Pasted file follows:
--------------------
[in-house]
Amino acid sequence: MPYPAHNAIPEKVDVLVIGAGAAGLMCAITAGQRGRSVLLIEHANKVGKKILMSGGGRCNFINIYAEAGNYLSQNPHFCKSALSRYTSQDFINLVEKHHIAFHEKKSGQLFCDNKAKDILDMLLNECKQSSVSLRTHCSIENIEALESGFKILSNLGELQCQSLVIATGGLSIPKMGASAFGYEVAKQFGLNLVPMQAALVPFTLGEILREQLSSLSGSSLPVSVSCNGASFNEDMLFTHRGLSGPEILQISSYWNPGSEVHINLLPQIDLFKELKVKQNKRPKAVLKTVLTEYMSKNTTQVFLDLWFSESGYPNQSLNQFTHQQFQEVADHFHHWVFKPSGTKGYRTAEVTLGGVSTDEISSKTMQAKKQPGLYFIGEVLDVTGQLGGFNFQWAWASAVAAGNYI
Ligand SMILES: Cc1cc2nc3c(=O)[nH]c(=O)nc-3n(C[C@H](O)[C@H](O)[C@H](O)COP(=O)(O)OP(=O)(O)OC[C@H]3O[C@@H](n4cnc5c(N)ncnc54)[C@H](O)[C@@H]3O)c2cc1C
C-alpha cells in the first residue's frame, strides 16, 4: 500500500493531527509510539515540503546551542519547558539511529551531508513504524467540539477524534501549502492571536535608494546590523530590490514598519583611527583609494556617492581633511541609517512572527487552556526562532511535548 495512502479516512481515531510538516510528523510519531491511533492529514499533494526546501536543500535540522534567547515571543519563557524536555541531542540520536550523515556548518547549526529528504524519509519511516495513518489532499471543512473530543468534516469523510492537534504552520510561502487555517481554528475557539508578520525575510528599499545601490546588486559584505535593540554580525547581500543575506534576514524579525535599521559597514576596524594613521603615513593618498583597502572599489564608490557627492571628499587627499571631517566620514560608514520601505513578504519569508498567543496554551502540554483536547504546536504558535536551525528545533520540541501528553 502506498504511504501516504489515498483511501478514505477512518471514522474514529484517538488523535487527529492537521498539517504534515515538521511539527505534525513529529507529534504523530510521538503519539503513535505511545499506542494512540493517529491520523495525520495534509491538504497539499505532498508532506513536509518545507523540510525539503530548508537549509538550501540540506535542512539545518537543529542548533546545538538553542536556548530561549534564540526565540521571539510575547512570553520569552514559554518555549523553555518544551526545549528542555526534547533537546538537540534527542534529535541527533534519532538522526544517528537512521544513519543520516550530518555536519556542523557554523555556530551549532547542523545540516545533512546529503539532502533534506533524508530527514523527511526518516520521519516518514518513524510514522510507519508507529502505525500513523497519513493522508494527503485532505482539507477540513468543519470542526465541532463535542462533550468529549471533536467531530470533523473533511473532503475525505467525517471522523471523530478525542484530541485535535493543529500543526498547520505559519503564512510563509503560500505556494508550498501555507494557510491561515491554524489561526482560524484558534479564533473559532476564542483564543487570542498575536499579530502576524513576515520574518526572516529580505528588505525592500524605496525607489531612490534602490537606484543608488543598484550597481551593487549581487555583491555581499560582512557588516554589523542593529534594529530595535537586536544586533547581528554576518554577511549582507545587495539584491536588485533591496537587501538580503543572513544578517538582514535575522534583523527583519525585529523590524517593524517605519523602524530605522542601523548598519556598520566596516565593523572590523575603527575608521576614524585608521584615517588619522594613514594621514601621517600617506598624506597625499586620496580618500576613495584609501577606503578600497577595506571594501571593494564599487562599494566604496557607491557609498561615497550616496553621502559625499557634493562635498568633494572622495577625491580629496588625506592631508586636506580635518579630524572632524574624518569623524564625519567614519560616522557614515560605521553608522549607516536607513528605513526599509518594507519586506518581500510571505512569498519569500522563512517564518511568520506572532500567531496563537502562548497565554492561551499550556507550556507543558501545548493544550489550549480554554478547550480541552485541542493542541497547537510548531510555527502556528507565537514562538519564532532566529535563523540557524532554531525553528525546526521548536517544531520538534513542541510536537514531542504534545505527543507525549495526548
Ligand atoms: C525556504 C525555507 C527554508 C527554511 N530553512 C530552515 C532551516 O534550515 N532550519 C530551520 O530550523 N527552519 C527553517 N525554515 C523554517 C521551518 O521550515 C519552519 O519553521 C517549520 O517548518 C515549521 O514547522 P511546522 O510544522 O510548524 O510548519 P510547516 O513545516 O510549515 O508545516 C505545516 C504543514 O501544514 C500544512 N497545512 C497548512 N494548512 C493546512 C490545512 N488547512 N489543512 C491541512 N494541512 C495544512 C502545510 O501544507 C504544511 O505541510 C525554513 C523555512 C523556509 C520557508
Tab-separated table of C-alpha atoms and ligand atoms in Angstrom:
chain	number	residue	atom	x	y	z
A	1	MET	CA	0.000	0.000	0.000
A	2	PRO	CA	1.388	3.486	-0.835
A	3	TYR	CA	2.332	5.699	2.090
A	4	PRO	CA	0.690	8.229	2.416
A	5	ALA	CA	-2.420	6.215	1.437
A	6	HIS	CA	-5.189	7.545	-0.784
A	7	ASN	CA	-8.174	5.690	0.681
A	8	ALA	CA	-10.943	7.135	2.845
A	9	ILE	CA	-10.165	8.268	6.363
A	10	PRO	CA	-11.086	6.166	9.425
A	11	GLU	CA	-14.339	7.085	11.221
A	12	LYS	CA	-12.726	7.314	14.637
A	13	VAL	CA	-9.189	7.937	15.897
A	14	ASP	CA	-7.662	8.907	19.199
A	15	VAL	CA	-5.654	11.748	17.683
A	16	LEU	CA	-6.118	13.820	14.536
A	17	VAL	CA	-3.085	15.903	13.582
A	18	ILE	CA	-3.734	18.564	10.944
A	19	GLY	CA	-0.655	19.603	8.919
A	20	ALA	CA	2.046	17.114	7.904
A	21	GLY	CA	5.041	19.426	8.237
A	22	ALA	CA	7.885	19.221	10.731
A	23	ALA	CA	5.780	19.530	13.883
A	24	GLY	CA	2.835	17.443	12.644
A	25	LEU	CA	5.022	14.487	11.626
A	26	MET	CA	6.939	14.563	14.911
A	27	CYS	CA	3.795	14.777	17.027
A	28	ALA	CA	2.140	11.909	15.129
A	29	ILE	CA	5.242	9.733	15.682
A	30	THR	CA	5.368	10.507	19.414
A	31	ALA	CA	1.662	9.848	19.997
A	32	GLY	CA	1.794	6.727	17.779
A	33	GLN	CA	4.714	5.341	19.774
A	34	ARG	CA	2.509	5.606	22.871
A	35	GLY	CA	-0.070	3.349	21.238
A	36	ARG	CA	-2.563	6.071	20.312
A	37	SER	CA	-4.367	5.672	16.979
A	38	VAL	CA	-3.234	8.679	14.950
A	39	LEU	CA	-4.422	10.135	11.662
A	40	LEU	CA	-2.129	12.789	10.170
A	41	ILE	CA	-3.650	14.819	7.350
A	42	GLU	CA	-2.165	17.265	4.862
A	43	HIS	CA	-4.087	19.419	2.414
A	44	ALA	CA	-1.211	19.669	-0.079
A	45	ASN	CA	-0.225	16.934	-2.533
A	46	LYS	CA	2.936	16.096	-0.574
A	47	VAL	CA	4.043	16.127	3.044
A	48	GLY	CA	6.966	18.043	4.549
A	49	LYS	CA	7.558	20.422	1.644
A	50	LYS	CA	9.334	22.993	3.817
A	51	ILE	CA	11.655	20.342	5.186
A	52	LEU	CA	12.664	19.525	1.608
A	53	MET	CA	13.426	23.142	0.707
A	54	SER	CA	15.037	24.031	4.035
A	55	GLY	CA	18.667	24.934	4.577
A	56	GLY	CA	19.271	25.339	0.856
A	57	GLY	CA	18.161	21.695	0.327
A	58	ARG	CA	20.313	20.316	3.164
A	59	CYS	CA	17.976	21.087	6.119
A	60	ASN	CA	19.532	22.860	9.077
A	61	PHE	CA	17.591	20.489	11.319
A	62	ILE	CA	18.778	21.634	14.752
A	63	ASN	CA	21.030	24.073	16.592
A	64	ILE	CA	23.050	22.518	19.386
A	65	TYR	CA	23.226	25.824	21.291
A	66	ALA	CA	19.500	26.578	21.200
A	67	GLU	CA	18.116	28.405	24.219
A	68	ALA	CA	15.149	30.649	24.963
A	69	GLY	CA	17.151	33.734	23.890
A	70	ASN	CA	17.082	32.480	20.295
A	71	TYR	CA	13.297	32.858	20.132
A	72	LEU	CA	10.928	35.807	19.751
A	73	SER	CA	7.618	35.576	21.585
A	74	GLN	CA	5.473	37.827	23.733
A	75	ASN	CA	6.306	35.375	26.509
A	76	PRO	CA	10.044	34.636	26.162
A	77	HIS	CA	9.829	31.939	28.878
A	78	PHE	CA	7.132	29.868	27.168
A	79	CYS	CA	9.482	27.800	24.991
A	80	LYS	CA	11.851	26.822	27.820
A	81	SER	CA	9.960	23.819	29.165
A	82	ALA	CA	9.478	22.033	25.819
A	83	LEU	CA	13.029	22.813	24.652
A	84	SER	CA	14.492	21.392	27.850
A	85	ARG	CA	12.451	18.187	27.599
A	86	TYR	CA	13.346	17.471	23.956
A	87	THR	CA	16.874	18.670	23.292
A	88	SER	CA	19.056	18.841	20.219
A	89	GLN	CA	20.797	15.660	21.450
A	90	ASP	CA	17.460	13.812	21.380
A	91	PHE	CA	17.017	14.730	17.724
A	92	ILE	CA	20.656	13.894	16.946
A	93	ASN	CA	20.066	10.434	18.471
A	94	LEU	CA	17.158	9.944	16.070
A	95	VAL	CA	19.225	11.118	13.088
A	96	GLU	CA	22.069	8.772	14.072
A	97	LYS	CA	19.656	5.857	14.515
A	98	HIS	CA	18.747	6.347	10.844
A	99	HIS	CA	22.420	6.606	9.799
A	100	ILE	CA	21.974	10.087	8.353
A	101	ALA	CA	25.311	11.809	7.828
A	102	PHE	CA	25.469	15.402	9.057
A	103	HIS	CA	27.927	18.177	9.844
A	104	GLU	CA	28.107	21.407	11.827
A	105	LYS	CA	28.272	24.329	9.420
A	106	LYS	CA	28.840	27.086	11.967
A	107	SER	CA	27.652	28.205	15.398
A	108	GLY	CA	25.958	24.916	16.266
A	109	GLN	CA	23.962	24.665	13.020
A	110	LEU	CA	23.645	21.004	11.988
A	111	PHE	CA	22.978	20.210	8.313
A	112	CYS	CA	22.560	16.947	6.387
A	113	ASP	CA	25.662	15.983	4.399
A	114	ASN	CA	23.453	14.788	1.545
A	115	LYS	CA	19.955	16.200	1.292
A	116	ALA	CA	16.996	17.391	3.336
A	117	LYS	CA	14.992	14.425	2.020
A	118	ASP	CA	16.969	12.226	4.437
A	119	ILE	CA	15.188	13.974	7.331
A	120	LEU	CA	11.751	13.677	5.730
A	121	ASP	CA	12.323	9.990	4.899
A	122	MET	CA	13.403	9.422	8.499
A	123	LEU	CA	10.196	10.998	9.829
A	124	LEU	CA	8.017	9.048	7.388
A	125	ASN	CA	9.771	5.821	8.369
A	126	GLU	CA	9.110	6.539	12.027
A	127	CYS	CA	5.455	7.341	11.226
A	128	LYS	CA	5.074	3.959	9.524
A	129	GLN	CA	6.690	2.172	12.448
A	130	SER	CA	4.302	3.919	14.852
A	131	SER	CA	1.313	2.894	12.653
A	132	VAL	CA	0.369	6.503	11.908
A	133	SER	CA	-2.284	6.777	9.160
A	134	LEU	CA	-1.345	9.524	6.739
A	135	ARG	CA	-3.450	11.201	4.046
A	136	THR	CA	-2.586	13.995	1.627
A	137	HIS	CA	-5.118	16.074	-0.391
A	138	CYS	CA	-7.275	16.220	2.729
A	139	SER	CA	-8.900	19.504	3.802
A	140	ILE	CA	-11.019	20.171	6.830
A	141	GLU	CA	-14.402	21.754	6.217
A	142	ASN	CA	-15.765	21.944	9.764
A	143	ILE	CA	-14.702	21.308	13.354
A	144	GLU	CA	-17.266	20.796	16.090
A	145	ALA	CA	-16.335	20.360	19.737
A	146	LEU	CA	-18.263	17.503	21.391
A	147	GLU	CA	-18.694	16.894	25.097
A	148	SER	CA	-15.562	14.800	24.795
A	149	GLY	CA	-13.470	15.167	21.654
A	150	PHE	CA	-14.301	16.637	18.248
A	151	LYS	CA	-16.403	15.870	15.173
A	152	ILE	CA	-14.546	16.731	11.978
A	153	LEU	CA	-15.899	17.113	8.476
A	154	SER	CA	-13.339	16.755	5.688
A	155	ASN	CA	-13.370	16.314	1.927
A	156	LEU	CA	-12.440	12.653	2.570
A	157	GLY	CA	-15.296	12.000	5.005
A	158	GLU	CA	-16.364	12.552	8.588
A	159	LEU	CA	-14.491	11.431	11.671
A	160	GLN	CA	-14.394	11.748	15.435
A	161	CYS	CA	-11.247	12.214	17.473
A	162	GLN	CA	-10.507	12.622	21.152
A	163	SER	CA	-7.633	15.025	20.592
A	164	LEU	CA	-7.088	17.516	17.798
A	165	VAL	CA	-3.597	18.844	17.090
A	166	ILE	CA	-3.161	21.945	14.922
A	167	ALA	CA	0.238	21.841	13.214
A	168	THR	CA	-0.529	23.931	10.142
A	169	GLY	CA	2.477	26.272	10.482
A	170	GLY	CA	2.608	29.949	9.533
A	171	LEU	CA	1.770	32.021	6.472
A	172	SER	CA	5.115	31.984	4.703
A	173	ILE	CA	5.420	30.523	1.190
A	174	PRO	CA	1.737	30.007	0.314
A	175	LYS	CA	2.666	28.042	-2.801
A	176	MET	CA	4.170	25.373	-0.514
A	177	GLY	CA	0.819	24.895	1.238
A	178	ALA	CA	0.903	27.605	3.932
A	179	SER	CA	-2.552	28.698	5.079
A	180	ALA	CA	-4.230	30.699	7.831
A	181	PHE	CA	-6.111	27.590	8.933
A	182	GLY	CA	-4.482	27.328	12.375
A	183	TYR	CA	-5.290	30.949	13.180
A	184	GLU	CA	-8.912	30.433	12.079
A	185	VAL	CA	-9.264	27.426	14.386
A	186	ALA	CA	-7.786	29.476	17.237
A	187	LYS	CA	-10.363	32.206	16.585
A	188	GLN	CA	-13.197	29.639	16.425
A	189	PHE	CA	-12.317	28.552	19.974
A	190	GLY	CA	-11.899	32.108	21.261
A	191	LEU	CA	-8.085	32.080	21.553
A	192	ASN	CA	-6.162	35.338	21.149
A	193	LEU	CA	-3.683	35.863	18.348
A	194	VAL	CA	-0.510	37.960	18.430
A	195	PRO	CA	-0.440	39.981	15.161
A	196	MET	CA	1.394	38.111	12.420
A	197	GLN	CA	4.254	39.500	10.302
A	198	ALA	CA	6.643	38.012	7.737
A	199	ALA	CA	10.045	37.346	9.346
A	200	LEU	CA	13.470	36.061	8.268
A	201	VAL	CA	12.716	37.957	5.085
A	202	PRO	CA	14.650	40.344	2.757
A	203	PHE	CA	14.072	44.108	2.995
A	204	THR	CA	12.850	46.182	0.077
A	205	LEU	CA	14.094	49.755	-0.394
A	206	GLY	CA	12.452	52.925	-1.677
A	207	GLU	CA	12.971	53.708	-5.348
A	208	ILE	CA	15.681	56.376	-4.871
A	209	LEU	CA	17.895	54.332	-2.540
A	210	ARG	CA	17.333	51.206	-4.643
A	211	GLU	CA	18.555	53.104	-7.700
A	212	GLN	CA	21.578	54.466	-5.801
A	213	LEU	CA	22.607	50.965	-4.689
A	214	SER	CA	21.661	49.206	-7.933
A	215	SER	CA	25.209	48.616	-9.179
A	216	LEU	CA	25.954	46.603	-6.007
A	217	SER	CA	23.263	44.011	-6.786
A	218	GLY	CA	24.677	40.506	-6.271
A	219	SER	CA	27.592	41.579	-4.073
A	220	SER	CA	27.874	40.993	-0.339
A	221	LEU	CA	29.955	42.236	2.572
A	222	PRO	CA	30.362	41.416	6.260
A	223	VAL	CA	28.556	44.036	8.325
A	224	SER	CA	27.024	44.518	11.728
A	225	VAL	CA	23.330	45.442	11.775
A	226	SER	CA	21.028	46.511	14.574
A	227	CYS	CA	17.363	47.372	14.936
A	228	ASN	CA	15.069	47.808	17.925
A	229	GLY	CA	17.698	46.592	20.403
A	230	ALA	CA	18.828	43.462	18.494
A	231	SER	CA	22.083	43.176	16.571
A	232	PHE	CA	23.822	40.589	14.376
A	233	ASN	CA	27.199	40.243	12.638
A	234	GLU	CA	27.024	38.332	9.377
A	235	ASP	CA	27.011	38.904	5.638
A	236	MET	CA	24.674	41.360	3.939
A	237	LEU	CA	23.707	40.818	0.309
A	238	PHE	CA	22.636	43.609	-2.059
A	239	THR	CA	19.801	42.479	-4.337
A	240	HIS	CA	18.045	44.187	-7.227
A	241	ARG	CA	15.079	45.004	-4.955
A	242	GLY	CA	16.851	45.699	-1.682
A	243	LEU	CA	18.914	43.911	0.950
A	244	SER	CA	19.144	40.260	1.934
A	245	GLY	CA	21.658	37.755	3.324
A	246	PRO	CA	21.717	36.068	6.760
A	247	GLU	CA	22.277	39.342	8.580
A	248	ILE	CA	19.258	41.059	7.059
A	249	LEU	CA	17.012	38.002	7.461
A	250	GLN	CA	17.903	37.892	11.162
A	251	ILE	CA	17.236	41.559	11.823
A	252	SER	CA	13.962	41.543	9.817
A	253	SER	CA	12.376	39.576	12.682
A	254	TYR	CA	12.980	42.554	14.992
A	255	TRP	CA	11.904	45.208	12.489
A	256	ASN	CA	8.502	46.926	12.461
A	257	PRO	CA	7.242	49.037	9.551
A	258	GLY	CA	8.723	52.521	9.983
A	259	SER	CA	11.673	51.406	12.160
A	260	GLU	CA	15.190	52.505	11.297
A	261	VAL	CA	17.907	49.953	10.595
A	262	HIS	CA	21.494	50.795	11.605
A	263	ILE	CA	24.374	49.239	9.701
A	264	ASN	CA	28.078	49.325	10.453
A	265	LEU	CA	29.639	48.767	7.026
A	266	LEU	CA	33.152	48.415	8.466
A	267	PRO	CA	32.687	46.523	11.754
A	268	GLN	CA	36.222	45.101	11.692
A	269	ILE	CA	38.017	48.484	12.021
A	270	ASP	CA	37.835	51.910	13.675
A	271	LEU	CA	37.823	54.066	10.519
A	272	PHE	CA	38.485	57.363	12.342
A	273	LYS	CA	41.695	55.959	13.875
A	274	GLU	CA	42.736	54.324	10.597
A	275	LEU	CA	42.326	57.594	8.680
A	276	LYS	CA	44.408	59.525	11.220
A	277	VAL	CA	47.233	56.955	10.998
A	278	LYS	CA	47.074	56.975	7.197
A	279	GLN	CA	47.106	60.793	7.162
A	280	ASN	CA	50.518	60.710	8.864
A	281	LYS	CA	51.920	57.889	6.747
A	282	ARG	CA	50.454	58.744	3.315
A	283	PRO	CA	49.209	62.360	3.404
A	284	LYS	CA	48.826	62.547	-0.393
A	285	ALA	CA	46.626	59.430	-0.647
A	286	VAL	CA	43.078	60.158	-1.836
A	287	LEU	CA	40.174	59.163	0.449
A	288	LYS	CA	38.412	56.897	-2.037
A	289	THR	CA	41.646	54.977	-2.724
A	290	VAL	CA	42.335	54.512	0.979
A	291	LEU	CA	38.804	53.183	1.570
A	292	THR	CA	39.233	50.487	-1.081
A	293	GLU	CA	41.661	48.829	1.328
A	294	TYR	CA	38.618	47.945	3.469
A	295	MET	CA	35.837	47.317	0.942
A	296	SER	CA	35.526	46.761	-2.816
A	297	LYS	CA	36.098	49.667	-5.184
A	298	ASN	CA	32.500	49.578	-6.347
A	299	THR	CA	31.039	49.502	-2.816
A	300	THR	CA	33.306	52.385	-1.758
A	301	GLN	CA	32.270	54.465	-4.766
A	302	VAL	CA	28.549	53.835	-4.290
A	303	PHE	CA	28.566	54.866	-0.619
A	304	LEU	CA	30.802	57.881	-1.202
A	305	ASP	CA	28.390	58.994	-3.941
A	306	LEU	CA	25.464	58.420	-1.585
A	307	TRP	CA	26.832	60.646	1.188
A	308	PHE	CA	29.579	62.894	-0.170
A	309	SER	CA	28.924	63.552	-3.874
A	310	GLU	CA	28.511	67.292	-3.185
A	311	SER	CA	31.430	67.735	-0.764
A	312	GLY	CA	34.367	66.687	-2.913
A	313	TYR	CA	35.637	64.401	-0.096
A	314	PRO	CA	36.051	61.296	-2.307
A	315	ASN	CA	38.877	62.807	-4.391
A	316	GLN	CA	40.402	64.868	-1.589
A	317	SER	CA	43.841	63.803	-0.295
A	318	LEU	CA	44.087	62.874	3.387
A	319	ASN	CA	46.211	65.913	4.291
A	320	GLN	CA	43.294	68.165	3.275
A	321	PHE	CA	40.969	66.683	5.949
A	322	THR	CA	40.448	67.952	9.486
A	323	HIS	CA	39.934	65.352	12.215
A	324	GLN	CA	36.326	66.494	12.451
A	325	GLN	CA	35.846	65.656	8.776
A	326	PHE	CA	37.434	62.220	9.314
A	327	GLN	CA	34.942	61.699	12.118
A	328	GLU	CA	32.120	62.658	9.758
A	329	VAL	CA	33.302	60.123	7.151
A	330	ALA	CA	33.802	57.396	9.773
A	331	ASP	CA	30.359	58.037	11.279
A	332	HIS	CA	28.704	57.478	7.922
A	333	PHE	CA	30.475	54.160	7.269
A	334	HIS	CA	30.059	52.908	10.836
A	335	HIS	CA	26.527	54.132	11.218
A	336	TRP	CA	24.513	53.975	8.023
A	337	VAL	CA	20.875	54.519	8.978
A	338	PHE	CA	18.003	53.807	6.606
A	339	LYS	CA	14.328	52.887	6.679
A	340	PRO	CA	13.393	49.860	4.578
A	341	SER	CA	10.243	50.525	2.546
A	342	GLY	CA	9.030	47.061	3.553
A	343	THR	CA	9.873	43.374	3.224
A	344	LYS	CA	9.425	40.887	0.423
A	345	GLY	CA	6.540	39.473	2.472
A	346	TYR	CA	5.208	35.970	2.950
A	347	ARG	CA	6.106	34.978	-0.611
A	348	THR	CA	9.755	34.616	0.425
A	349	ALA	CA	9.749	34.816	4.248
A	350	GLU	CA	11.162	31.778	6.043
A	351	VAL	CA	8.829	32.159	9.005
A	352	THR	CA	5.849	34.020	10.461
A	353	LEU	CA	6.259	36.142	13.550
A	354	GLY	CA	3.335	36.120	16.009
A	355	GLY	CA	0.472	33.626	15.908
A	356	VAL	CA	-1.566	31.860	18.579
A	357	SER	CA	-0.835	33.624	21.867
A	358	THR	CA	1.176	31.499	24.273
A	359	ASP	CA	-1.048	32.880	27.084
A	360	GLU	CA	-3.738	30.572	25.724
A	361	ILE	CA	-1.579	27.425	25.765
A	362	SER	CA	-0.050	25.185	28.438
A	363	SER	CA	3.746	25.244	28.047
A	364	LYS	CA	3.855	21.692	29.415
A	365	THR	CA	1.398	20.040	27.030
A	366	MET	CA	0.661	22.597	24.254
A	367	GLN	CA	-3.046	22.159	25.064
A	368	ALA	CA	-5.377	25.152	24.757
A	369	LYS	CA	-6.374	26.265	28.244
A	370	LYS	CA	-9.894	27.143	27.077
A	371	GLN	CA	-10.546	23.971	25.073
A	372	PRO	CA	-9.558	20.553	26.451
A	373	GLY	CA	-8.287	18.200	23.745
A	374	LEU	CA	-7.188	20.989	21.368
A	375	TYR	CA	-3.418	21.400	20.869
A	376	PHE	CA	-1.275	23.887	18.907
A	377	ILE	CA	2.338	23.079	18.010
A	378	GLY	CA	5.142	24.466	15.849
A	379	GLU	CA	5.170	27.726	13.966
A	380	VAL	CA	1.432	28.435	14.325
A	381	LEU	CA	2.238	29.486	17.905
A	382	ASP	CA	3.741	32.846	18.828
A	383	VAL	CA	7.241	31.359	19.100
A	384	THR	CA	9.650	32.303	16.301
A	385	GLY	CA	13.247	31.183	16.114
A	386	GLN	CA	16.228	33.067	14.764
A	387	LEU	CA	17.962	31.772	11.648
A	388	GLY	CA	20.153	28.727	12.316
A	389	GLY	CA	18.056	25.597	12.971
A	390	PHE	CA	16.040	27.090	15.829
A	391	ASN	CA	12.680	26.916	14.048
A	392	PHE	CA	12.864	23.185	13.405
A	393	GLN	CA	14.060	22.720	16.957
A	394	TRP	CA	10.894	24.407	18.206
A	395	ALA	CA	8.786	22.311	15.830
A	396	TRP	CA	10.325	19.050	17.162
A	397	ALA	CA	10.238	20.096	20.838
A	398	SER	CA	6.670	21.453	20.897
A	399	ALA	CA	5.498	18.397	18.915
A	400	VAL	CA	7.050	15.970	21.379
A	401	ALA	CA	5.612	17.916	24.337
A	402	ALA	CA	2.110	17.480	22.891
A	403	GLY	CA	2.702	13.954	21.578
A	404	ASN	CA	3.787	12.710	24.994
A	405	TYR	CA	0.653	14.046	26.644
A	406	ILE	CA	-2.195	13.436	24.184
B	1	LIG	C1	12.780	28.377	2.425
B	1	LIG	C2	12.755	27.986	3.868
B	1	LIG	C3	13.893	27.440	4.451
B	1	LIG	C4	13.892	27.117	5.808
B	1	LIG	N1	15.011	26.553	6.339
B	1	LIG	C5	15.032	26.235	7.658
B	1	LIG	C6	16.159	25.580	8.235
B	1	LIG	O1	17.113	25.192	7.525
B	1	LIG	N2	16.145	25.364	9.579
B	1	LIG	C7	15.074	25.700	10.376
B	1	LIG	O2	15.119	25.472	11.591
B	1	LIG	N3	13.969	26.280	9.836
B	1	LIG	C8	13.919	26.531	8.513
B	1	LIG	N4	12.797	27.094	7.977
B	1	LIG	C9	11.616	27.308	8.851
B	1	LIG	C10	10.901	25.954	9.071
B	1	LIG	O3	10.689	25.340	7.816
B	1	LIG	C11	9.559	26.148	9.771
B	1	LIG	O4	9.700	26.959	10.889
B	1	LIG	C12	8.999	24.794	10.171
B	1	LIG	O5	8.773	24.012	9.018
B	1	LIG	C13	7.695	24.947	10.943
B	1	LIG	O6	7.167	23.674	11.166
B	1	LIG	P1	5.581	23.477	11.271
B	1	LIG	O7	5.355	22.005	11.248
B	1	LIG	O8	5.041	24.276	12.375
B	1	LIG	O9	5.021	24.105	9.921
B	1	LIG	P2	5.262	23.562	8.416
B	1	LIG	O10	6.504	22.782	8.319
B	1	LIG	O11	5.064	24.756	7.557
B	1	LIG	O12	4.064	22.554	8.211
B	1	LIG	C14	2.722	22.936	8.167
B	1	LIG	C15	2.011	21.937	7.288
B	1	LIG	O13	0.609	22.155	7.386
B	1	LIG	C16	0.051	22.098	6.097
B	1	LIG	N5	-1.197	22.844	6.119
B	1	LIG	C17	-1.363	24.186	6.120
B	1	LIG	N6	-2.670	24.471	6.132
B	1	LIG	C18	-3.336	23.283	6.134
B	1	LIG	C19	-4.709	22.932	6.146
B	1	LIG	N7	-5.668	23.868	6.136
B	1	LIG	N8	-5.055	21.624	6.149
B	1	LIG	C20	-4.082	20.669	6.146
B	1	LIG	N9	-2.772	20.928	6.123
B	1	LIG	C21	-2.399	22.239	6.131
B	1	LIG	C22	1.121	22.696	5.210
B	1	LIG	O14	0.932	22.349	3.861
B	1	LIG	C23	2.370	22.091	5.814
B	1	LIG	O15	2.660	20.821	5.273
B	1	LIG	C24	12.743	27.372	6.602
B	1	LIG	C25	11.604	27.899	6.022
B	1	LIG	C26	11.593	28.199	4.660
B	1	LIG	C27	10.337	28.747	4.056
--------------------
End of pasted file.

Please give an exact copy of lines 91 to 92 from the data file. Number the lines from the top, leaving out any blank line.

A	84	SER	CA	14.492	21.392	27.850
A	85	ARG	CA	12.451	18.187	27.599